In my recent post about visiting the LDS church last weekend, I mentioned that I found the LDS sacrament rite to be quite difficult, even long before I left the church. On that entry, a friend left the following comment:
So I thought I would briefly address her question…

In the LDS church, the sacrament is administered every week by members of the lower LDS priesthood.  Typically the bread and water are blessed by 16 year old boys and the trays of bread and water are passed to congregants by 12 and 13 year-old boys.  I’m not particularly fond of the gendered pattern that this follows.  I can’s see any logical reason why a girl could not bless and pass the sacrament, too.  So that kind of rubs me the wrong way.

But that’s not my primary discomfort with the ordinance.  That comes from it symbolizing the blood and body of Jesus Christ, and for the promises contained in the sacramental prayer:

O God, the Eternal Father, we ask thee in the name of thy Son, Jesus Christ, to bless and sanctify this bread to the souls of all those who partake of it; that they may eat in remembrance of the body of thy Son, and witness unto thee, O God, the Eternal Father, that they are willing to take upon them the name of thy Son, and always remember him, and keep his commandments which he hath given them, that they may always have his Spirit to be with them. Amen

This ordinance is all about atonement of Jesus Christ–a concept that I find repulsive. I don’t like that the violent killing of a human being was supposedly conducted on my behalf. Even if I could accept the idea that Jesus was a willing victim in this arrangement, I reject the logic of a worldview where a murder is the foundation for personal sanctification. Everything in my heart and in my soul tells me that this is wrong. I could easily use stronger language to describe my repulsion to this concept, but I don’t want to completely alienate those of my readers and friends who hold this view.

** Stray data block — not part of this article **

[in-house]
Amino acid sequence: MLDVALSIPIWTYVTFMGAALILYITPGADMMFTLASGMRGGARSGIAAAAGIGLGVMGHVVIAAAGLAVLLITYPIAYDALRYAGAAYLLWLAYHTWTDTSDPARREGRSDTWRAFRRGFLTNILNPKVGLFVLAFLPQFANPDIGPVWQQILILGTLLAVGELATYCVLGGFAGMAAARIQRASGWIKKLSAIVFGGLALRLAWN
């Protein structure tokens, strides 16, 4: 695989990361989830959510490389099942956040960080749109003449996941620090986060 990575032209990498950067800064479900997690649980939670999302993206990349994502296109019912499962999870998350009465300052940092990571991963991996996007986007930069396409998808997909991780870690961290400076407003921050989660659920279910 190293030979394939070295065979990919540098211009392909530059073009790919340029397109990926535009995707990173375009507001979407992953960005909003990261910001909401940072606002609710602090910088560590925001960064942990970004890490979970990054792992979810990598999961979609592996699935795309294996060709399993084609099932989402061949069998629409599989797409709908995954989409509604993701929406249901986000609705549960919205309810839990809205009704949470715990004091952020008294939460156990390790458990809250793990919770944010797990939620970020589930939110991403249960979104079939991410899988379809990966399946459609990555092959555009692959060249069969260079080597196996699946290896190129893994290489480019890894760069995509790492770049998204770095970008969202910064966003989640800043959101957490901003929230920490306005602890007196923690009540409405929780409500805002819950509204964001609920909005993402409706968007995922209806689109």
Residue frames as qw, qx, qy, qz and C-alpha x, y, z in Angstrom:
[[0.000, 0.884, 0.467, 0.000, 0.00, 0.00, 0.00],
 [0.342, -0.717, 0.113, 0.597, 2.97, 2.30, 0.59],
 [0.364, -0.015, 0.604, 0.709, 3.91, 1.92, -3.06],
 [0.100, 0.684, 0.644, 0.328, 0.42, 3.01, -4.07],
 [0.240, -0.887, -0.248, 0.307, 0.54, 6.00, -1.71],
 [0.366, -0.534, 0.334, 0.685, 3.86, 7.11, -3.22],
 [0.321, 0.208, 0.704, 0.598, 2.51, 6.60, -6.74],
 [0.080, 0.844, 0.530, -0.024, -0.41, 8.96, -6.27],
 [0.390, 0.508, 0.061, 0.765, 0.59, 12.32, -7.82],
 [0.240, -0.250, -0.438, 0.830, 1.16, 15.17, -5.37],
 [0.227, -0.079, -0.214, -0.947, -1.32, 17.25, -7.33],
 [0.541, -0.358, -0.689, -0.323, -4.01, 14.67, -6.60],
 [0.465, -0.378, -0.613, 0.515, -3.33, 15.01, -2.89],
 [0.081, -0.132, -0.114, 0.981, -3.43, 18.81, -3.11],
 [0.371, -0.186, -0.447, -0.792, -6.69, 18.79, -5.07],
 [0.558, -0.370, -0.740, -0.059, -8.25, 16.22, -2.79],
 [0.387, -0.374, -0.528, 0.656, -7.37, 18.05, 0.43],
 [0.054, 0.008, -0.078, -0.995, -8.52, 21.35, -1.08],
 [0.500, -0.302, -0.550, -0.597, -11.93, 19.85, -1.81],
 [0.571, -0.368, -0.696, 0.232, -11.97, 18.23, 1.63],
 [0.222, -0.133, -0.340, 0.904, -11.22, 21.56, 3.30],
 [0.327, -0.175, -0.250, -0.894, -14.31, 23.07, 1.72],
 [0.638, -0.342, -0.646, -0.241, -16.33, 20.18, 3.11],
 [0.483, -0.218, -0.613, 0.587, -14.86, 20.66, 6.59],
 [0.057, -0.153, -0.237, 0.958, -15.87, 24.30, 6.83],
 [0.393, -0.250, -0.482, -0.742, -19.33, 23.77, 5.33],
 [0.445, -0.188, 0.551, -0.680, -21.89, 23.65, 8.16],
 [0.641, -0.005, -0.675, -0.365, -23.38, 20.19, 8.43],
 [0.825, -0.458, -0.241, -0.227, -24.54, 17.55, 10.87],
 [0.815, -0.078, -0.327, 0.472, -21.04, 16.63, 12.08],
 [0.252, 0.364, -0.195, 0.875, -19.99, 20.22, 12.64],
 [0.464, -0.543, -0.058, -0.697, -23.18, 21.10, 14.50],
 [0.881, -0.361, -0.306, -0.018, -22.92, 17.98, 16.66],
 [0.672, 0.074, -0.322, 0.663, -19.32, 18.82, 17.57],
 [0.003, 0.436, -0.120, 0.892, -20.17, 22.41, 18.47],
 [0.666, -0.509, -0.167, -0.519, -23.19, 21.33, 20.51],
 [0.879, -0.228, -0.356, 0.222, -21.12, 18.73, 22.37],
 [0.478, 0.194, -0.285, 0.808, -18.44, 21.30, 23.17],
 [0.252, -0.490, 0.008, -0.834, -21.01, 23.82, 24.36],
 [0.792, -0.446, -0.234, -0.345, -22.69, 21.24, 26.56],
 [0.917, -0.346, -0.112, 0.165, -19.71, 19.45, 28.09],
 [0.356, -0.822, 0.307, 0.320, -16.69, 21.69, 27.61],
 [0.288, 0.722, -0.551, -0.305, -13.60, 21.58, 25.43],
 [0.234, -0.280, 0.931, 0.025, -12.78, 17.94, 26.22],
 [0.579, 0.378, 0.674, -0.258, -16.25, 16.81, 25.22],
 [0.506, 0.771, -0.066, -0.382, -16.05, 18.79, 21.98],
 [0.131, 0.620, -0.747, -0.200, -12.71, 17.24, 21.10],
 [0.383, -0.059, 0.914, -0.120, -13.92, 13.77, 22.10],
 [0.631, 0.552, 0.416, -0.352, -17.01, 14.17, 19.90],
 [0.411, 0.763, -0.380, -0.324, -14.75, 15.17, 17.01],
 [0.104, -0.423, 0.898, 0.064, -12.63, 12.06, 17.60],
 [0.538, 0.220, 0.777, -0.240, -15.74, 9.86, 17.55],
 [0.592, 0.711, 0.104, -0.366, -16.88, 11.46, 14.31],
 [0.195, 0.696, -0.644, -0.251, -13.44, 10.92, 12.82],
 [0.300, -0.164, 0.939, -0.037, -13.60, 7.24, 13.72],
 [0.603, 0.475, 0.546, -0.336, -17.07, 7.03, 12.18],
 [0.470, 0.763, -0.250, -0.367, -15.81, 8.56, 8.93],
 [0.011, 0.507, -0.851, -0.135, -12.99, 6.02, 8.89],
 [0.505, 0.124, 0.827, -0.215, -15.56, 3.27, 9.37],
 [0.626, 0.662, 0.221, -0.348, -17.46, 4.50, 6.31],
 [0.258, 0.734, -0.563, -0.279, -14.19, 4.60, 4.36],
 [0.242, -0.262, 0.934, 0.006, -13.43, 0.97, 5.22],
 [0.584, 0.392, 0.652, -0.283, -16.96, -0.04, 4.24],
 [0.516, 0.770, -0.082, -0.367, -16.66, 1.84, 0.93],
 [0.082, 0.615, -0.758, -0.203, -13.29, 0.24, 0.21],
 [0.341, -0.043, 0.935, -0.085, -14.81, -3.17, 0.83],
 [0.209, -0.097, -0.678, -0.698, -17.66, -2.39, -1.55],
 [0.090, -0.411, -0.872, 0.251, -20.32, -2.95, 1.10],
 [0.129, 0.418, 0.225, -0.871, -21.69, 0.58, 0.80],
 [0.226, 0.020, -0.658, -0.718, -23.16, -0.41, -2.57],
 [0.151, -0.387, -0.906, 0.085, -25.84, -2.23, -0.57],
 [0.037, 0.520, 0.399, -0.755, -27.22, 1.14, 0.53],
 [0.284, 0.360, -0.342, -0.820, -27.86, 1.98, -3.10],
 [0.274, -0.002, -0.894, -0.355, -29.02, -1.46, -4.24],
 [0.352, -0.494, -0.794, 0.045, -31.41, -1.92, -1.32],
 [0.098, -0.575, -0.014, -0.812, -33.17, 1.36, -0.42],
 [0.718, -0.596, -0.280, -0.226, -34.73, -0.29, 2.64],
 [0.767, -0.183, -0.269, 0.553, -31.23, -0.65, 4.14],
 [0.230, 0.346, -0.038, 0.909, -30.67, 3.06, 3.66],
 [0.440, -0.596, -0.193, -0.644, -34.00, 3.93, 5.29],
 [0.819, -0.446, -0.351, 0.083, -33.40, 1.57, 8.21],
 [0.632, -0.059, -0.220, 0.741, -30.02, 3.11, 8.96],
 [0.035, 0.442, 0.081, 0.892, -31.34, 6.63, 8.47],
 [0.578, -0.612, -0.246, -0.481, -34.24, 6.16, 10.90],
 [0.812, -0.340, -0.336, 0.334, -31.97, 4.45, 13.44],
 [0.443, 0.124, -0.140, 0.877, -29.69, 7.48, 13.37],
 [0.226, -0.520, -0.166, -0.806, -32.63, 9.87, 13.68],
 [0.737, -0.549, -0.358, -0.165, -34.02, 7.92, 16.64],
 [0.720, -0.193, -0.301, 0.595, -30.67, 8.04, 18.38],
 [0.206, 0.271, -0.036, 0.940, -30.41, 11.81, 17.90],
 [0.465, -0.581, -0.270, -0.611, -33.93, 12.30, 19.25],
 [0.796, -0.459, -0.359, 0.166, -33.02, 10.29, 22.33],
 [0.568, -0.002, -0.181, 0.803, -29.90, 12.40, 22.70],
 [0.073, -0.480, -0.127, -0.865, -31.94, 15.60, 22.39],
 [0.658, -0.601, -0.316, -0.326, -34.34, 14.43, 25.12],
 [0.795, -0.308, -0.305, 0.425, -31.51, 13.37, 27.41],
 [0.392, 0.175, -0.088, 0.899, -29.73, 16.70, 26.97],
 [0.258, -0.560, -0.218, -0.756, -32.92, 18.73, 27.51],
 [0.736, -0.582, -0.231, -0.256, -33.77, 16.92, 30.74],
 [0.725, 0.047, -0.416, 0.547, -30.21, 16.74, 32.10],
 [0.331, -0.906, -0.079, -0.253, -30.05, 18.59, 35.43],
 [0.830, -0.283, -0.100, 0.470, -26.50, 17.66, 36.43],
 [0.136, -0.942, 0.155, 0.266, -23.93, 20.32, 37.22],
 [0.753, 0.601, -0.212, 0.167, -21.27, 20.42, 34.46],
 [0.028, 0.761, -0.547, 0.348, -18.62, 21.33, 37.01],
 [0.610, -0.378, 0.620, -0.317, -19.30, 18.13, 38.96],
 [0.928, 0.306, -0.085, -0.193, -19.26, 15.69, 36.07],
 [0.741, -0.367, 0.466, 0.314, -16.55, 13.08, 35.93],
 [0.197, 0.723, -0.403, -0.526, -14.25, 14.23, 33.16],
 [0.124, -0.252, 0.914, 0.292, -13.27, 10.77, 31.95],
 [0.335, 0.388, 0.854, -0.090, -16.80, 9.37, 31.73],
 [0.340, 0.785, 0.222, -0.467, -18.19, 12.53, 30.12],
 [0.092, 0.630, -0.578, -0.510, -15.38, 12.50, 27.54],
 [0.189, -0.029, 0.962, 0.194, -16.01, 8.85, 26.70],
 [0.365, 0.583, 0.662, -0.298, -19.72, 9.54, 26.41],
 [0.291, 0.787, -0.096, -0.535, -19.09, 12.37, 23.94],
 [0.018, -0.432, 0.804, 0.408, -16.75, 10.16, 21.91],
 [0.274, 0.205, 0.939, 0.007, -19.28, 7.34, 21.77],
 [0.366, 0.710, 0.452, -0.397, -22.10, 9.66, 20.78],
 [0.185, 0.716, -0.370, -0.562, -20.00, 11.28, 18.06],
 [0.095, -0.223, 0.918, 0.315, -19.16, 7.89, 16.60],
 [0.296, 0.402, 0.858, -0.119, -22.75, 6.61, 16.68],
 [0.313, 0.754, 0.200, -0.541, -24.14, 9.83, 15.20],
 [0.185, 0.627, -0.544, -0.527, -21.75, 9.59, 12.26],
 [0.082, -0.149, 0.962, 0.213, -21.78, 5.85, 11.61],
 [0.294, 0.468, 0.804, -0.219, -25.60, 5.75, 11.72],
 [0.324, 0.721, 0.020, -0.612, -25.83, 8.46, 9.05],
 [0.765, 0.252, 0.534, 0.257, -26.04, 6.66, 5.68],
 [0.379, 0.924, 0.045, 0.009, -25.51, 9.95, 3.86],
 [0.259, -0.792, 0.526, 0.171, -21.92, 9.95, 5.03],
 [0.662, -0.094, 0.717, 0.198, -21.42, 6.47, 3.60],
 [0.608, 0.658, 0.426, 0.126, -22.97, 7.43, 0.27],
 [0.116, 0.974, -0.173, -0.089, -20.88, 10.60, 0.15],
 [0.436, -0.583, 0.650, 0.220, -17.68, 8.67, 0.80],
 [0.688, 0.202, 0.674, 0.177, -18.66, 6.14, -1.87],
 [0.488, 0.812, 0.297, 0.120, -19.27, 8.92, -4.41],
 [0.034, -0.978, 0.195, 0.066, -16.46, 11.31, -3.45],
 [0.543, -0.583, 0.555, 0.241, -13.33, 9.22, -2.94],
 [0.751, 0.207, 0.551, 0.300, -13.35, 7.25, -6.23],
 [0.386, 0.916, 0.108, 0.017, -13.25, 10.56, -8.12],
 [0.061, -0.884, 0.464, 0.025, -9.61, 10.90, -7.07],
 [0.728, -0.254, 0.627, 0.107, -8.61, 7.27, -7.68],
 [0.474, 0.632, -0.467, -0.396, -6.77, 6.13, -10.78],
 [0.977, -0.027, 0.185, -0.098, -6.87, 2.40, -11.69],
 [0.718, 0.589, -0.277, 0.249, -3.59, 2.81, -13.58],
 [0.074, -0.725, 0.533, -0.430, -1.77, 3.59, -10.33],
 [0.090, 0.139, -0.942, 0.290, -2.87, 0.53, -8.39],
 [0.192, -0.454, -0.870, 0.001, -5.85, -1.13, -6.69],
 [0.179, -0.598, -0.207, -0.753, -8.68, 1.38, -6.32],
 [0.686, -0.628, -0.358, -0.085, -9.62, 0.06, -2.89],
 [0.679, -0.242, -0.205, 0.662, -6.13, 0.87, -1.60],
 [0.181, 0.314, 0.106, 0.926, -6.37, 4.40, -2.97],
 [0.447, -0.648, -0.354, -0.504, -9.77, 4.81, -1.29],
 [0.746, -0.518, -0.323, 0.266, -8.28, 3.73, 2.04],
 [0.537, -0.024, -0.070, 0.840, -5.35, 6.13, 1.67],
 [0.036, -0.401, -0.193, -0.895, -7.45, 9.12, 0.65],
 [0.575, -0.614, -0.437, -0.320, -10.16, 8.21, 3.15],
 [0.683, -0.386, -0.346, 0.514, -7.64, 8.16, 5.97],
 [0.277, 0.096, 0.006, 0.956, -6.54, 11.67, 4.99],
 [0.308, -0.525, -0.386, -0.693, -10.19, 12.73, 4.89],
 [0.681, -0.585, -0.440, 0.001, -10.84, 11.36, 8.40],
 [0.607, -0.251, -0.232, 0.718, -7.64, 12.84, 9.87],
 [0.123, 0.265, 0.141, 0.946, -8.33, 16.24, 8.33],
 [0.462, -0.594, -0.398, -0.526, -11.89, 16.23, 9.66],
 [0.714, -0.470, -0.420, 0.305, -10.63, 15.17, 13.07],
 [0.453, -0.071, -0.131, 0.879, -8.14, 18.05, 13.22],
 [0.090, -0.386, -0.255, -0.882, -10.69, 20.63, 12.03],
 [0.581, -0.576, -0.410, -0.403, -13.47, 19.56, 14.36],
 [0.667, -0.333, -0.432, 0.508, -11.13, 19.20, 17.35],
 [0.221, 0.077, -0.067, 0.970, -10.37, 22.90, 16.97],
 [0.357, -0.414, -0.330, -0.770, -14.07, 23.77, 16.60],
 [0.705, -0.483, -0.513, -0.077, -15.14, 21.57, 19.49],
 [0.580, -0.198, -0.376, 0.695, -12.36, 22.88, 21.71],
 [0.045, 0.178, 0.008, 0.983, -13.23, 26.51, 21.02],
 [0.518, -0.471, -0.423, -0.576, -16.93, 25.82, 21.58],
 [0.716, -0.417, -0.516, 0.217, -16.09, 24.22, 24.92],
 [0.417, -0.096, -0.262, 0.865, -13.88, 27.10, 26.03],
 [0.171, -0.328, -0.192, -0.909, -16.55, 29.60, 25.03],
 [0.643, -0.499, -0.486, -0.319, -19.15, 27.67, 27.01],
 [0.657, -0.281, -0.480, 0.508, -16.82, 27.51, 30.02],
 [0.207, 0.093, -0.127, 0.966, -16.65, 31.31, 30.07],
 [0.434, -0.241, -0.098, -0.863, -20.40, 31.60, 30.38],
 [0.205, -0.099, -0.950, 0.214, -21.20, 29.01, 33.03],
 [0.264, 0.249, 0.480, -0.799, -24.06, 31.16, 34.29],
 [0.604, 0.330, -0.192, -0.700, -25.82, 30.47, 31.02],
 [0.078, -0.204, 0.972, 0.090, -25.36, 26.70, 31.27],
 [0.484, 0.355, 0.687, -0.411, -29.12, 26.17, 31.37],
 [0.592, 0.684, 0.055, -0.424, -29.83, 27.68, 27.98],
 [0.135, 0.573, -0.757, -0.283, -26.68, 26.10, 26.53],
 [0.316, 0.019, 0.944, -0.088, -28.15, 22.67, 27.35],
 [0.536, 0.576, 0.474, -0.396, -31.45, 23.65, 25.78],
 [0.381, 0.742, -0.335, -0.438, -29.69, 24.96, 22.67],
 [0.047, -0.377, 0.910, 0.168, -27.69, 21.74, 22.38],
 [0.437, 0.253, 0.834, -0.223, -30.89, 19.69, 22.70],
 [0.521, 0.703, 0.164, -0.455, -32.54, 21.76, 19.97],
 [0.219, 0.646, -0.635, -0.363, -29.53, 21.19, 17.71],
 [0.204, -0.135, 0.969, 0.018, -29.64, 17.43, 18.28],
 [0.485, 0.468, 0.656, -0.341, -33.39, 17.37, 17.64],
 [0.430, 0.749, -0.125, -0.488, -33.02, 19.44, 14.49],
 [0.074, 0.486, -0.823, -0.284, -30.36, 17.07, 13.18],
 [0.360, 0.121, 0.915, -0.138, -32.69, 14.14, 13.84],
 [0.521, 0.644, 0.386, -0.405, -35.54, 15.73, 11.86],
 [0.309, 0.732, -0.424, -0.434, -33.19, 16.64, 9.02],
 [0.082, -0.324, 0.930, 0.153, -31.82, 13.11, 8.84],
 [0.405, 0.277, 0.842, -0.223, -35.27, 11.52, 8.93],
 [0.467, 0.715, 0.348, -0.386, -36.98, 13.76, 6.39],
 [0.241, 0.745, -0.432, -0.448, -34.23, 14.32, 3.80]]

So the first part of my LDS faith that I lost, was when I realized that I couldn’t accept the literal or figurative sacrifice of Jesus.  That happened several years before the rest of it unraveled.  And as a result, I avoided taking the sacrament whenever I could because it was discomfiting for me to participate in a ritual that reified such a violent act.

4 thoughts on “sacrament

  1. Craig

    Once I’d had been out of the church for a while I too came to hate and be repulsed by the whole idea of the atonement. The idea that without the violent murder (or suicide) of a person, human beings are essentially worthless is an idea I find dehumanising and offensive. To believe that in order to be a good person, a person needs to devote their life and align their world-view to that of another person robs people of their individuality (and not to mention critical thinking skills). Perhaps it’s because above all else I value my individuality that I find the requirement to sacrifice it a prerequisite to “salvation” a loathsome idea – one that is more aligned with slavery than the freedom salvation supposedly brings.

  2. Judy Jeute

    All of this is exactly why I call myself a “naturalist Christian”. I study God in nature, and teach my children right and wrong everyday. My God is too large to fit in any church…that is my new favorite saying.

  3. Davis

    I’m sorry you feel that way. If it is that disturbing for you, perhaps you should study it a bit more.

    The major part of the atonement took place in Gethsemane. Not on the cross. While parts of it occurred as Christ was being crucified, the violence was not an essential part of the Atonement. He ‘gave up’ his life for us. No one took it from him.

  4. chanson

    I understand that sentiment exactly! I had a very similar experience when I attended a Community of Christ service with my brother (who joined the C of C).

    It was a beautiful service, and I loved the familiar hymns of the restoration. It was like coming home to a familiar tradition only with the bad stuff (sexism, rigid hierarchy) taken out. Yet, I didn't take the sacrament (even though my brother told me it was open to everyone) — for exactly the reason you mention. As much as I like the Community of Christ — and agree with them on so many points — I don't agree with the doctrine of the literal or figurative sacrifice of Jesus, and I won't participate in a ritual that reifies such a violent act.

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